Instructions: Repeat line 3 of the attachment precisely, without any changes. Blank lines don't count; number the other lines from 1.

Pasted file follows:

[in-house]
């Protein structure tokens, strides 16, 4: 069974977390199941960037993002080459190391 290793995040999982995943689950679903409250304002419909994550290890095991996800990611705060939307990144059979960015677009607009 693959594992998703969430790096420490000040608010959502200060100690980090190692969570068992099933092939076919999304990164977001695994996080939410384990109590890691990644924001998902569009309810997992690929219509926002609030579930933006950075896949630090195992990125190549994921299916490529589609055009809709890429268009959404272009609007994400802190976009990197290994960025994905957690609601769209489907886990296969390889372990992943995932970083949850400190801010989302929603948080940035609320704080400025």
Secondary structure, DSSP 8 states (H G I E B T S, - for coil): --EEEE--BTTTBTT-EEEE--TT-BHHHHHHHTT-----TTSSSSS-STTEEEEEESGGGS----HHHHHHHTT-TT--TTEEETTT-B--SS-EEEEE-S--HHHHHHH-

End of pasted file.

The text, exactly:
Secondary structure, DSSP 8 states (H G I E B T S, - for coil): --EEEE--BTTTBTT-EEEE--TT-BHHHHHHHTT-----TTSSSSS-STTEEEEEESGGGS----HHHHHHHTT-TT--TTEEETTT-B--SS-EEEEE-S--HHHHHHH-